The D.C. homeless shelter on the site of the former D.C. General Hospital. (Michael S. Williamson/The Washington Post)

The Feb. 11 editorial “Finally, a path to closing D.C. General” praised Mayor Muriel E. Bowser’s (D) plan to close the decrepit and dangerous shelter at the old D.C. General Hospital and instead build small-scale, short-term shelters for homeless families in each city ward, but it questioned whether this plan is realistic. The editorial correctly noted that, “even if this plan is implemented without a hitch, the District’s homelessness problem will not be solved.” Absolutely true. That’s because of the large and growing gap between the need for affordable housing and its availability.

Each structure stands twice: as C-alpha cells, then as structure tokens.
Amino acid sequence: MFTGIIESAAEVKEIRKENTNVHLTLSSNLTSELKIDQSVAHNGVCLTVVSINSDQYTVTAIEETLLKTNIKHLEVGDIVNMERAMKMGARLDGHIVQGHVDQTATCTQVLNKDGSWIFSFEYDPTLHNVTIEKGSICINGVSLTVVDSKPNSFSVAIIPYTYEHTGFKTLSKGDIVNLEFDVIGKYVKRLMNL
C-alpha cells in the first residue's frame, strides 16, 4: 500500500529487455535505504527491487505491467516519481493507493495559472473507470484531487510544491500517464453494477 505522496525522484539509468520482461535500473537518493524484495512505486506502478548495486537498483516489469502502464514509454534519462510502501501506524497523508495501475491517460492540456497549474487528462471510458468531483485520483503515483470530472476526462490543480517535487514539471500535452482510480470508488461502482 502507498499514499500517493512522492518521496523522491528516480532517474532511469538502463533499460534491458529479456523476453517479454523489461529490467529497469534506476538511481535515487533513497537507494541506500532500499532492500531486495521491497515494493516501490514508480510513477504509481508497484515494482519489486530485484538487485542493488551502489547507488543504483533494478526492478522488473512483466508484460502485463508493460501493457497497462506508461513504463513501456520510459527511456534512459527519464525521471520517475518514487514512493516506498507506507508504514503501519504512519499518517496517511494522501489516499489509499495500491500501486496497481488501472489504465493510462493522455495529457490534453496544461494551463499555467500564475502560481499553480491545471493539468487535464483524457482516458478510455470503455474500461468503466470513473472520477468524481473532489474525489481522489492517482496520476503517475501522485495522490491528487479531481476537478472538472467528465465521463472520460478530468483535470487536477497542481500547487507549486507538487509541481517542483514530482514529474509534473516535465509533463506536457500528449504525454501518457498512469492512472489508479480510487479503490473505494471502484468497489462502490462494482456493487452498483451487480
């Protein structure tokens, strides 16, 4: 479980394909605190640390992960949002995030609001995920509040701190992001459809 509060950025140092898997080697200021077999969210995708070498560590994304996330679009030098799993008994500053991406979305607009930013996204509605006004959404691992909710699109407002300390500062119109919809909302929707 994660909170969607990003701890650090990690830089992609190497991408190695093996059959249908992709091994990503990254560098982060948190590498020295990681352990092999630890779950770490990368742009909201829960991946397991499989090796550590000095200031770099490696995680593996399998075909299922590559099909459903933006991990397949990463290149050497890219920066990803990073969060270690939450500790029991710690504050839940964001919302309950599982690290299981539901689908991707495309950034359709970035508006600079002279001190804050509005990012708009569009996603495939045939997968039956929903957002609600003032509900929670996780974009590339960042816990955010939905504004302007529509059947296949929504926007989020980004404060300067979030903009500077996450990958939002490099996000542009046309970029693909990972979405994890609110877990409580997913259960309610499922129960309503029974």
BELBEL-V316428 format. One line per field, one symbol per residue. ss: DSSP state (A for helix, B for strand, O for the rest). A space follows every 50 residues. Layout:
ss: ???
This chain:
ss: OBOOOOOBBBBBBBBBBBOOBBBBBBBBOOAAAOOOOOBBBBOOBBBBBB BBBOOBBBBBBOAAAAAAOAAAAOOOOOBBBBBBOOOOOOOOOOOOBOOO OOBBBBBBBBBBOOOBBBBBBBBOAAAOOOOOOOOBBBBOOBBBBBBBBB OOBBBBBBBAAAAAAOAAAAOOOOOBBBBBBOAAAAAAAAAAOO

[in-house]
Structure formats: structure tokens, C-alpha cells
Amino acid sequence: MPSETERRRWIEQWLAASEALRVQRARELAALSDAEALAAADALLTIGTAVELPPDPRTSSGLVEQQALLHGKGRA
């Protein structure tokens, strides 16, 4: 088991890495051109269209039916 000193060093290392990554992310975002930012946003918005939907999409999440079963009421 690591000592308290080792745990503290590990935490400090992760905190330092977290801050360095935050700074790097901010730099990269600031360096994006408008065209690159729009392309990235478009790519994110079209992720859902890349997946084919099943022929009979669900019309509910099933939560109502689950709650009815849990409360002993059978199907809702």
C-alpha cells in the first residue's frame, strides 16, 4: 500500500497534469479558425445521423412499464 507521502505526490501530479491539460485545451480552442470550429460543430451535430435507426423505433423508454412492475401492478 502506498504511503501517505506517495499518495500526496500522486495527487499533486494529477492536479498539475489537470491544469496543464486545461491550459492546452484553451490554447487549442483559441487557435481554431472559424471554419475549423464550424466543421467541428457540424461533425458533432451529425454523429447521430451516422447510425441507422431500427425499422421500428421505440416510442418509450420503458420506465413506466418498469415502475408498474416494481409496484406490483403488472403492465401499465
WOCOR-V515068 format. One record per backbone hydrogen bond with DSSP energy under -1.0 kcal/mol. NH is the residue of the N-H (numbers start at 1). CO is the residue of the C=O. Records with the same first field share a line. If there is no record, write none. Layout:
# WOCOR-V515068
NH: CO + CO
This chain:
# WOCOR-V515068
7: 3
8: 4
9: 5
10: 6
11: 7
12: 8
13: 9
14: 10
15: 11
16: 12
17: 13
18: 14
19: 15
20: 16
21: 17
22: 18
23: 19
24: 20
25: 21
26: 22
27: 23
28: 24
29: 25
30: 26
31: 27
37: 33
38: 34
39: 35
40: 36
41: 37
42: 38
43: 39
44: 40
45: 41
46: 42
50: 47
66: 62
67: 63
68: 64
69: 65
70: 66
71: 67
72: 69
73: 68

Right now, only 42 rental units are available for every 100 extremely-low-income households. But, astonishingly, instead of concluding that the city urgently needs to address this gap, the editorial blamed the city’s weak and limited right-to-shelter law, saying it “creates demand that will always outstrip supply.” The law doesn’t create the demand; the huge housing gap does. Legal rights are often the only protection standing between city residents and homelessness. The editorial board should know better.

Maria Foscarinis, Washington

The writer is founder and executive director of the National Law Center on Homelessness and Poverty.